This methodology is wrong however because it faces the issue of hidden statification. Take the example of two models we train to detect people. Say one has an accuracy of 90% and the other has an accuracy of 95%. Say however that model 1 performs at 95% in night-time and model 2 performs at 90% at night-time. If you’re deploying this model in a room that tends to stay dark, model 1 is better even though it has a lower overall accuracy. Another reason the methodology doesn’t work is because of the way a test set might be sourced. If a team takes a random sample, it already faces the issue that the distribution of the dataset is not the same as the real-world and thus isn’t representative of real-world performance.
A better way to break this problem down is in the sense of unit tests or scenarios that are conceptually important to wherever you might be deploying a model. Taking the example of a people detection model again, we might want to build different sets based on the following to ensure we perform at a similar level regardless of the factors:
- Type of clothing
- Scene layout type
These factors help us decide which scenarios our model performs better in and make deployment decisions comparing models using this context. The issue right now is that these sets are really hard to build because most teams tend not to actually get these other types of metadata labeled as a part of each sample (unless they have a lot of budget) which makes building these subsets a manual process which engineers would have to go through.
Few teams have the resources necessary to follow best-practices when building these models
Companies like Google, Facebook, Tesla, Amazon, Snap, etc are the only ones who’ve been able to successfully deploy computer vision at a larger scale. It isn’t a coincidence that all these companies are valued over $100B. They all…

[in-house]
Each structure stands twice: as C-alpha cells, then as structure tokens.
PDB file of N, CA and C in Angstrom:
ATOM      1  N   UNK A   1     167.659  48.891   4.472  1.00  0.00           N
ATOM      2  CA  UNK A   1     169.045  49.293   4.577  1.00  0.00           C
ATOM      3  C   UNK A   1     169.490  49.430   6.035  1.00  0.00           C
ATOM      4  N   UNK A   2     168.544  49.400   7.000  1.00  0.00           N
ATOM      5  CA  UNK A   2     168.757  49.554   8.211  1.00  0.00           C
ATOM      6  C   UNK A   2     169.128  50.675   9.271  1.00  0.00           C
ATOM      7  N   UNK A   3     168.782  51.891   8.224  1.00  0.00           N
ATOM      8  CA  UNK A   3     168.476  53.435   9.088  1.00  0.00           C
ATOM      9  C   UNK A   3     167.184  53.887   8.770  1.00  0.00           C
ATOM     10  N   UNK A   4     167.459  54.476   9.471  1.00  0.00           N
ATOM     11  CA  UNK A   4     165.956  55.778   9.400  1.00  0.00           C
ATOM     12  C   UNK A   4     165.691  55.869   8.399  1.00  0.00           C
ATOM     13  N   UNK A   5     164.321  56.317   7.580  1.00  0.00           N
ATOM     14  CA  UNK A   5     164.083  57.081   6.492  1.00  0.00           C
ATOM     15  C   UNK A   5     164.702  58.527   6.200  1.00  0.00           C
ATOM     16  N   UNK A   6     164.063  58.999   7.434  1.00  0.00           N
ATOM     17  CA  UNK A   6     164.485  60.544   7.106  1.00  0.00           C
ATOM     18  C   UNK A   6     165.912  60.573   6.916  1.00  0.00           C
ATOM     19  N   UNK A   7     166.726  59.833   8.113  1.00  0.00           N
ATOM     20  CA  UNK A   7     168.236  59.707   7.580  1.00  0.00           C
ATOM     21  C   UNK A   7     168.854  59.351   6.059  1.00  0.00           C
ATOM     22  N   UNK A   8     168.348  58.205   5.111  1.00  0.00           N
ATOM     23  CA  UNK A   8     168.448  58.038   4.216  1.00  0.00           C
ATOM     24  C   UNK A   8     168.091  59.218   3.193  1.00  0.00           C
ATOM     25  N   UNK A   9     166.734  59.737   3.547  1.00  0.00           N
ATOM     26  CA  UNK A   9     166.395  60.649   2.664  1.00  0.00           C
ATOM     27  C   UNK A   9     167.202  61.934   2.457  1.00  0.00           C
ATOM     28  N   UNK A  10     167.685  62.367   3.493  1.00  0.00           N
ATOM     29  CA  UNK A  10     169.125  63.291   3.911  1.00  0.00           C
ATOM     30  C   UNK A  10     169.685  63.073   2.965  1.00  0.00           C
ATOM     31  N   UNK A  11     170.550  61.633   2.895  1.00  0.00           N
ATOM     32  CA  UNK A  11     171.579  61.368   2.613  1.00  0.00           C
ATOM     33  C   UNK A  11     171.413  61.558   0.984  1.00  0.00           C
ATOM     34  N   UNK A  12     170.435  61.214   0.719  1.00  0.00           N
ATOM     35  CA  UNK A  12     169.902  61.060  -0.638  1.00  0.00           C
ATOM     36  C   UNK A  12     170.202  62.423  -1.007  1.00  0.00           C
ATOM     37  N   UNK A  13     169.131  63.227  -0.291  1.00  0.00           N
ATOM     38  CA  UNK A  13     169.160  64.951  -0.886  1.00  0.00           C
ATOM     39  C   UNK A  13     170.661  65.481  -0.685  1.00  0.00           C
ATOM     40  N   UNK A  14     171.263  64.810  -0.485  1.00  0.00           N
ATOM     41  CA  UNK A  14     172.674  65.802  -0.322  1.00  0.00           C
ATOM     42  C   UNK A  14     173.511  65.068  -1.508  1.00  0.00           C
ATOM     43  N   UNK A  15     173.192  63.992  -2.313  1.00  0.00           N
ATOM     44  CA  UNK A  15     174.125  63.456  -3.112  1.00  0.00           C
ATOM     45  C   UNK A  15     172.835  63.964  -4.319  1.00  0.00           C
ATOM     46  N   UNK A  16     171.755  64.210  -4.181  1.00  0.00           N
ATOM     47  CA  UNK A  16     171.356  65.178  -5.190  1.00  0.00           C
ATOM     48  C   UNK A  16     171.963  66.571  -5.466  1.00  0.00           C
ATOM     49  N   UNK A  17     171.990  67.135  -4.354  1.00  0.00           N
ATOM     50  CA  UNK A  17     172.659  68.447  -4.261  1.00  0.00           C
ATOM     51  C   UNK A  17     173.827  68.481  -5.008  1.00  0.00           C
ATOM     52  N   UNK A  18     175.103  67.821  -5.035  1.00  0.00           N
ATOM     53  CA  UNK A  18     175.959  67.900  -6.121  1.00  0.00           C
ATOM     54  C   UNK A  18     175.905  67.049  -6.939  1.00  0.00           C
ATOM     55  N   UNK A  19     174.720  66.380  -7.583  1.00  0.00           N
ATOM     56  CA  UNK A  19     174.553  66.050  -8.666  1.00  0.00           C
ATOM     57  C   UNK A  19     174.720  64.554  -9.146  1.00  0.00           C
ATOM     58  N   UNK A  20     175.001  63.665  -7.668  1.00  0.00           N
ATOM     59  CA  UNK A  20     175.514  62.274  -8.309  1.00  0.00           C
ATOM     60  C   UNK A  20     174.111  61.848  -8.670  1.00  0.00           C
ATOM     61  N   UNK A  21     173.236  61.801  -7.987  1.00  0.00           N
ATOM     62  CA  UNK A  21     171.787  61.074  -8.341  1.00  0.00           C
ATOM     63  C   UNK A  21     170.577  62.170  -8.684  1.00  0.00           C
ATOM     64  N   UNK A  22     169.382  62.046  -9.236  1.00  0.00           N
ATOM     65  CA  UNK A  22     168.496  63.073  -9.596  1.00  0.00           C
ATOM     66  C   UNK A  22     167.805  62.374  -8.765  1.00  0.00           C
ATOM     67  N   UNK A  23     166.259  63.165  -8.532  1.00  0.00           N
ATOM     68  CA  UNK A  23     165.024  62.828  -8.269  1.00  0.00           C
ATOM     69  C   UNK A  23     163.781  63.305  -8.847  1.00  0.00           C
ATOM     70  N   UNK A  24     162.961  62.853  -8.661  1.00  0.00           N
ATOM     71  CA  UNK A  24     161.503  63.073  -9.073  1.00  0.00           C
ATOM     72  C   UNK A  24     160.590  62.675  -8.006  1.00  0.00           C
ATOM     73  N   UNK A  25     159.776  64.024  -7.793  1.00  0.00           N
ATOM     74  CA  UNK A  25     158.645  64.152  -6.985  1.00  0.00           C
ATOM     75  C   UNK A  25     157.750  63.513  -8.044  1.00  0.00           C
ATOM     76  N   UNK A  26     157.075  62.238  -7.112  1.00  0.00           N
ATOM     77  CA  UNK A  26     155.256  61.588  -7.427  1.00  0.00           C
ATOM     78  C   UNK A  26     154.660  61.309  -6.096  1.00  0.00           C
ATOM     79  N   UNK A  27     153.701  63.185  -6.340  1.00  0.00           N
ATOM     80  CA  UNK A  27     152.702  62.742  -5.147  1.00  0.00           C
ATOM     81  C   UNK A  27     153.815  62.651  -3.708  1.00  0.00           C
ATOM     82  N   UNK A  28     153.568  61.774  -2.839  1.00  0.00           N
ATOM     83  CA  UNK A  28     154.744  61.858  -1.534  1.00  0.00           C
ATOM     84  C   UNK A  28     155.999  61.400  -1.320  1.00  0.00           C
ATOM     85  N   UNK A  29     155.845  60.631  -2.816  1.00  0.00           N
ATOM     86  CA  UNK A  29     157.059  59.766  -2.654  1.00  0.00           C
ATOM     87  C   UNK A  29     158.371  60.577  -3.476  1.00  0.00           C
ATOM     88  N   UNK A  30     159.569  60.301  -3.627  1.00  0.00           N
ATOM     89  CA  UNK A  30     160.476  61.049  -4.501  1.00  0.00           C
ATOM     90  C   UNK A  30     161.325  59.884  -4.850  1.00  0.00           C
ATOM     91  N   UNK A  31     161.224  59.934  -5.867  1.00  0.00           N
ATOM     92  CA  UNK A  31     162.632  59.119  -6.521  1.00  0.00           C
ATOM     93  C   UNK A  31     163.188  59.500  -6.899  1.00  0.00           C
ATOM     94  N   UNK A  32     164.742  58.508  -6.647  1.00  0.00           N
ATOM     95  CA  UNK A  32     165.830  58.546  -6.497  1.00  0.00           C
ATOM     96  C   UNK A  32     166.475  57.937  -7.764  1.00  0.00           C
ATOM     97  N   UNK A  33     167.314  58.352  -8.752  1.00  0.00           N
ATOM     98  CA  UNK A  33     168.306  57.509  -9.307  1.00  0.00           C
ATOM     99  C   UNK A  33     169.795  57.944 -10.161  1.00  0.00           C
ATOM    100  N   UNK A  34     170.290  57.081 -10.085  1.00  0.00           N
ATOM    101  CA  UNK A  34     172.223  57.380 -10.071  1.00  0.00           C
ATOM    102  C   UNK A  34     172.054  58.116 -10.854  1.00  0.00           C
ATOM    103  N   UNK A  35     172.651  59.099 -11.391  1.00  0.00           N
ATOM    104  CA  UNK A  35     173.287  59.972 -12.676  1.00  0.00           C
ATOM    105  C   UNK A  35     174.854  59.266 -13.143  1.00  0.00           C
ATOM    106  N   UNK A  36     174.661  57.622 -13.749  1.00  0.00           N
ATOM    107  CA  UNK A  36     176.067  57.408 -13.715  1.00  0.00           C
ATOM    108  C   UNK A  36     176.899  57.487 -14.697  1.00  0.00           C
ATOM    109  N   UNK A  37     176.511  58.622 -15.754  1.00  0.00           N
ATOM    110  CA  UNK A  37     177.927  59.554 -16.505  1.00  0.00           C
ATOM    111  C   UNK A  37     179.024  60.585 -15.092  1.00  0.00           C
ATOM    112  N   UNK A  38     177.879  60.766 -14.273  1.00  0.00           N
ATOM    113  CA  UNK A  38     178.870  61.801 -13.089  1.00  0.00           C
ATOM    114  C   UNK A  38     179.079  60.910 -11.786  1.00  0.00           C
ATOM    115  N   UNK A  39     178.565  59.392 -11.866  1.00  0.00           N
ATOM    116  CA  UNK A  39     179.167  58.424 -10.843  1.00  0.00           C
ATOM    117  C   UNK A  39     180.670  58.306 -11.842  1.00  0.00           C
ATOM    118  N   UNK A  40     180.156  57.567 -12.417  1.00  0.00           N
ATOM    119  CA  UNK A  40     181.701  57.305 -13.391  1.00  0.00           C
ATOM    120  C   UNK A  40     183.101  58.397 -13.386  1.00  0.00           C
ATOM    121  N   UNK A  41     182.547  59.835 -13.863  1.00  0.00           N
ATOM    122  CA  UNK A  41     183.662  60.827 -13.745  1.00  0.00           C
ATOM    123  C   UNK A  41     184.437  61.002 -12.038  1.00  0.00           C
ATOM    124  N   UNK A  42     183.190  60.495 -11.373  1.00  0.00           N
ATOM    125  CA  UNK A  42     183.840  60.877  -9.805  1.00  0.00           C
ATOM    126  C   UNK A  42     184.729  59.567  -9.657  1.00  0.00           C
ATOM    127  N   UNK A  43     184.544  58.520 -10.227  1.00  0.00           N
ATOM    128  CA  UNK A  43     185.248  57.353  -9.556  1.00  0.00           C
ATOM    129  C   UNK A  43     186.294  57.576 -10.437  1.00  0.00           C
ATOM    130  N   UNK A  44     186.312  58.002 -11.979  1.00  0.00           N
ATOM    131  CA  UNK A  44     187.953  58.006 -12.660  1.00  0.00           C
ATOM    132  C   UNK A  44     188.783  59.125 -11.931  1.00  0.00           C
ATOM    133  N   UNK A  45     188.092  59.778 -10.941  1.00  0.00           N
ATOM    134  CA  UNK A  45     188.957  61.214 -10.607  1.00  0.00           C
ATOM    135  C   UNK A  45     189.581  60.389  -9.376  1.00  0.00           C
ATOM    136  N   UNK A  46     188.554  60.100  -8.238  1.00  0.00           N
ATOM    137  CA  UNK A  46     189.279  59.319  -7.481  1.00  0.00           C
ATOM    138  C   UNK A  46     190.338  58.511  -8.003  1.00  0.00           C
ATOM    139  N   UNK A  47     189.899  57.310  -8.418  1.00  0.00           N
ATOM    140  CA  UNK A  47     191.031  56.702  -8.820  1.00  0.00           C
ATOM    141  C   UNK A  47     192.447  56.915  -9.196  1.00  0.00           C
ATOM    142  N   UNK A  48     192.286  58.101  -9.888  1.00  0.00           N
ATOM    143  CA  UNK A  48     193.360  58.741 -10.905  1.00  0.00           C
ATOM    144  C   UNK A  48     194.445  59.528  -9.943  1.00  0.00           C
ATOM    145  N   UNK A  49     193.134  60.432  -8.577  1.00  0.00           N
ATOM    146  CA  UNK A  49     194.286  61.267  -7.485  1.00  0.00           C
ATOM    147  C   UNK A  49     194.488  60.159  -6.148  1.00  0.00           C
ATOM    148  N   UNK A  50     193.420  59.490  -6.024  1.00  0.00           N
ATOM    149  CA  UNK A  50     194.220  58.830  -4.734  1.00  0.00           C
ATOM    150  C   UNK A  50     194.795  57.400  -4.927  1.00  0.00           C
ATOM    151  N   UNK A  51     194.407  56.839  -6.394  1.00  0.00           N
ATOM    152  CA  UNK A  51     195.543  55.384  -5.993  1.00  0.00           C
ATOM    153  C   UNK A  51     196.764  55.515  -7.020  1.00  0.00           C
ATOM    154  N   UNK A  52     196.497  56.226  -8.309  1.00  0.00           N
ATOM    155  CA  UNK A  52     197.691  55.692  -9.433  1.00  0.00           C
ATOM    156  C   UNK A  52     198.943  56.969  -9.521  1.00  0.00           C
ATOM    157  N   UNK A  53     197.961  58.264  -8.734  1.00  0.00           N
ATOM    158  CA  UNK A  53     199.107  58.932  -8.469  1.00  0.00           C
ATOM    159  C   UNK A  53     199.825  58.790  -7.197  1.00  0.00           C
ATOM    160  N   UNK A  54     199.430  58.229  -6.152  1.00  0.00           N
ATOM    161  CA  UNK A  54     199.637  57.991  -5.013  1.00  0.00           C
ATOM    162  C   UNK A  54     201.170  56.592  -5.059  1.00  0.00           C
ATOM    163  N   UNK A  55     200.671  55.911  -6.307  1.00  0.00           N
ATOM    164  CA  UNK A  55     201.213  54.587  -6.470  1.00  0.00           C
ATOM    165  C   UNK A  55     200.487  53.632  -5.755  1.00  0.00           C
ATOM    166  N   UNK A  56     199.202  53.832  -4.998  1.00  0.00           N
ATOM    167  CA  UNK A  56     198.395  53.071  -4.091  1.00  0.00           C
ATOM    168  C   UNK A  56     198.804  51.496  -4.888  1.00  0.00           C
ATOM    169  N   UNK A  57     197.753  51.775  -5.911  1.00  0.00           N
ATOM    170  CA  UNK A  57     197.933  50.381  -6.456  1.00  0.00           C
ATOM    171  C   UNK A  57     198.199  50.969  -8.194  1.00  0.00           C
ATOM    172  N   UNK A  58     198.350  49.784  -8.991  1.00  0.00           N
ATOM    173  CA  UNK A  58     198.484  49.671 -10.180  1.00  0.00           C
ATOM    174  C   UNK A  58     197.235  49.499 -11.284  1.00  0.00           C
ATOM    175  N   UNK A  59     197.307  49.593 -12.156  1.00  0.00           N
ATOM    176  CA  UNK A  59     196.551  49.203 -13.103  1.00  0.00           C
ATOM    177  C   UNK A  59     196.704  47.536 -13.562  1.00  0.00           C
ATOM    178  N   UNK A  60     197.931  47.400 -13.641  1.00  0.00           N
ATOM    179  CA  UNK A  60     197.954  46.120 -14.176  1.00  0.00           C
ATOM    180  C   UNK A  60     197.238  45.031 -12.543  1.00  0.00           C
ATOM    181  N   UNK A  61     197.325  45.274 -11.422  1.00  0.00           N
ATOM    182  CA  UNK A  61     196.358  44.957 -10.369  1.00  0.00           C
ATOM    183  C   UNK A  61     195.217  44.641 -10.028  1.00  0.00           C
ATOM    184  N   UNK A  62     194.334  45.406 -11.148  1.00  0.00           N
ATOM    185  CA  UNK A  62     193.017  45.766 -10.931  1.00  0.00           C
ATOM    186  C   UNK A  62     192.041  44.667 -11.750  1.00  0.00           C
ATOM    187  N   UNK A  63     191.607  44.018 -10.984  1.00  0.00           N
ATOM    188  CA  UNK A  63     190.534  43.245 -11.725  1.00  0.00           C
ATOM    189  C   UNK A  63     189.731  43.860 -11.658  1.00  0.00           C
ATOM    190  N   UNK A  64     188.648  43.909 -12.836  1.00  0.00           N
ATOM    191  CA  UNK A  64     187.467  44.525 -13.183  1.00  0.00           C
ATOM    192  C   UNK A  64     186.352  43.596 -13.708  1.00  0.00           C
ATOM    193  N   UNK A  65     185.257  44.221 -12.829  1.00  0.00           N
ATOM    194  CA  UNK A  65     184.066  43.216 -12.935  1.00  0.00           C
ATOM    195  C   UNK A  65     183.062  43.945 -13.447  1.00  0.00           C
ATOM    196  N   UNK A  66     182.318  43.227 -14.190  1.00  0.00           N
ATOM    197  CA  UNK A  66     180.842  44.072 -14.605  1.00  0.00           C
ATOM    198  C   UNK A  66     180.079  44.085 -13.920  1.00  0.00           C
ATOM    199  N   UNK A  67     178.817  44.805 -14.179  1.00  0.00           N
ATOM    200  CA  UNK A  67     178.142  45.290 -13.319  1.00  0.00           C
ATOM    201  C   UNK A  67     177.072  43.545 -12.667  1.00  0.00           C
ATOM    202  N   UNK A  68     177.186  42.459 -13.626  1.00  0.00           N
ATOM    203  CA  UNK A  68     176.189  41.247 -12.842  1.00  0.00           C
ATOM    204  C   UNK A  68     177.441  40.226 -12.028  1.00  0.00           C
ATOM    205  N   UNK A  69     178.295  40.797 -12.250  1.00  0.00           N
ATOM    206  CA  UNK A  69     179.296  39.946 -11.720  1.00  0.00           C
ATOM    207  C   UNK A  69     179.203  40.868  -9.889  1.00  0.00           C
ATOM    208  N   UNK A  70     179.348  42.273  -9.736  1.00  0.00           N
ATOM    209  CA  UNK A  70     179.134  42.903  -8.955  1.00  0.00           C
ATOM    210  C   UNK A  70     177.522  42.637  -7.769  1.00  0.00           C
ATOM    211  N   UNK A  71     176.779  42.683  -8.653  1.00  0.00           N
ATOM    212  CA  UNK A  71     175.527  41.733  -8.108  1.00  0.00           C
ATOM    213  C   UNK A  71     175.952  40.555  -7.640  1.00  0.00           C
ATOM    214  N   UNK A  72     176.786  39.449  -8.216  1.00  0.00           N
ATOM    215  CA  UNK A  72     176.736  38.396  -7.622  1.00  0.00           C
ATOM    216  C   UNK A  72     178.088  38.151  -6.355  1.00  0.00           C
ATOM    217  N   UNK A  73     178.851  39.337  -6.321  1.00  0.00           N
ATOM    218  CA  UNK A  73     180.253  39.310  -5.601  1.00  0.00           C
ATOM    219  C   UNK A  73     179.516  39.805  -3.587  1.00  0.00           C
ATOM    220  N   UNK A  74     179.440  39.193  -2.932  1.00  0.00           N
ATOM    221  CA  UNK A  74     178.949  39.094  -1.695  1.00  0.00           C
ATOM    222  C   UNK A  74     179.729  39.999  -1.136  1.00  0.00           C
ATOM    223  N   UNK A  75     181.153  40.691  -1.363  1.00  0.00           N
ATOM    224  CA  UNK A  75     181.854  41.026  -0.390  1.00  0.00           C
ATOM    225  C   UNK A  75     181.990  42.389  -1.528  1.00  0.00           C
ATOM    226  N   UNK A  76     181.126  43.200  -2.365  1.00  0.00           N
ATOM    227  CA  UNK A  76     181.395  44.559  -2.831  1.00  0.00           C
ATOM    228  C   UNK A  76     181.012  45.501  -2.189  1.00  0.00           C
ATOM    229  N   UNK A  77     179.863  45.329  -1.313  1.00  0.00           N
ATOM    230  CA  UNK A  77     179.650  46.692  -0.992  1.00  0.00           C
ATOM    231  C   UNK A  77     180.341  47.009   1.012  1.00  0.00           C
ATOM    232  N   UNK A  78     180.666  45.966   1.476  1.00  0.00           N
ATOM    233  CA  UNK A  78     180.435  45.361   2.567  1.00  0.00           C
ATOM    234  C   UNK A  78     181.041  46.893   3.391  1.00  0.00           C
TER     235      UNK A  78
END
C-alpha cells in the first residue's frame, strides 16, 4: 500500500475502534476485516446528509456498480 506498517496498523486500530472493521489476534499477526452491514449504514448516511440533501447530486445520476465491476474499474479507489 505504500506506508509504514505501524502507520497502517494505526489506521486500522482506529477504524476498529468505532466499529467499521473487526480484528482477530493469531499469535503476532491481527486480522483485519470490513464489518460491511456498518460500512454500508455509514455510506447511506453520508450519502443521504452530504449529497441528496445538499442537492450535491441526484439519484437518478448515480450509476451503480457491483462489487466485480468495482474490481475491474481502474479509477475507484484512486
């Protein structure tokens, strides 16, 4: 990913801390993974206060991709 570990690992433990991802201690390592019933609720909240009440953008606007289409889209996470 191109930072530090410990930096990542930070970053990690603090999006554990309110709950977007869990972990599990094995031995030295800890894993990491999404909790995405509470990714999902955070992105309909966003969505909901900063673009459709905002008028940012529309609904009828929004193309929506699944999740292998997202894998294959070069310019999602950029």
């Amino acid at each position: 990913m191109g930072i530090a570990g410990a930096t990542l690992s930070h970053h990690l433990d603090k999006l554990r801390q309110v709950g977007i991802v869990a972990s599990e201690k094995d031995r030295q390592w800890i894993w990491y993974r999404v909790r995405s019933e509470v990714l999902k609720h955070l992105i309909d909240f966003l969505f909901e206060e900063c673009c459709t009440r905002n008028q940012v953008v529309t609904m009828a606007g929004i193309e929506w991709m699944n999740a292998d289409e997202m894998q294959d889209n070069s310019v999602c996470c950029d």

- have order of magnitude larger budgets for CV projects
- are talent aggregators
- have more people working on these problems
- have built a lot of internal tooling to help themselves
Smaller teams will constantly take shortucts like the ones below just to name a few:
- Less rigorous hyper-parameter tuning
- Random sample / manual test set curation rather than metadata tagging to build better test subsets
- Non-implementation of active learning (hard to implement internally)
This makes models produced by these smaller teams objectively worse. It also seems inneficient that every small company is trying to attract talent to work on their specific computer vision problem when in reality most of these companies work with similar paradigms with substitution of the type of thing they’re predicting and the scenario they’re deploying in.
My view here is that it’s infeasible to continue with the development of computer vision in the way it’s going now. There are so many applications of the technology in our supply chain that it requires smaller teams and startups to tackle them. However, these teams should not keep taking shortcuts and should not have to build computer vision teams and infrastructure from the ground up.
Why not build a talent aggregator that’s specifically equipped to build computer vision for everyone, and serve it as models-as-a-service? This seems so much more efficient. This talent aggregator would build a team and all the internal infrastructure necessary to quickly and reliably ship computer vision models to companies that need to apply them to a specific task. The goal of other companies would then be to collect as much data as they can and build the other software and insights around the model’s results. We’re already seeing this with teams like Scale Document. Abstract away the model development lifecycle.
The way to build a successful business here is to find the right attack vector to then scale to a talent aggregator that builds all the relevant infrastructure to quickly ship good computer vision.
This is what I think makes sense to dedicate the next decade of my life to given past failed ventures like Placeware and the constant pains I’ve seen working at Ford, Scale, and NVIDIA. It’s the single greatest thing I can do with the priors of my past experiences, current interests, and current timing of problems.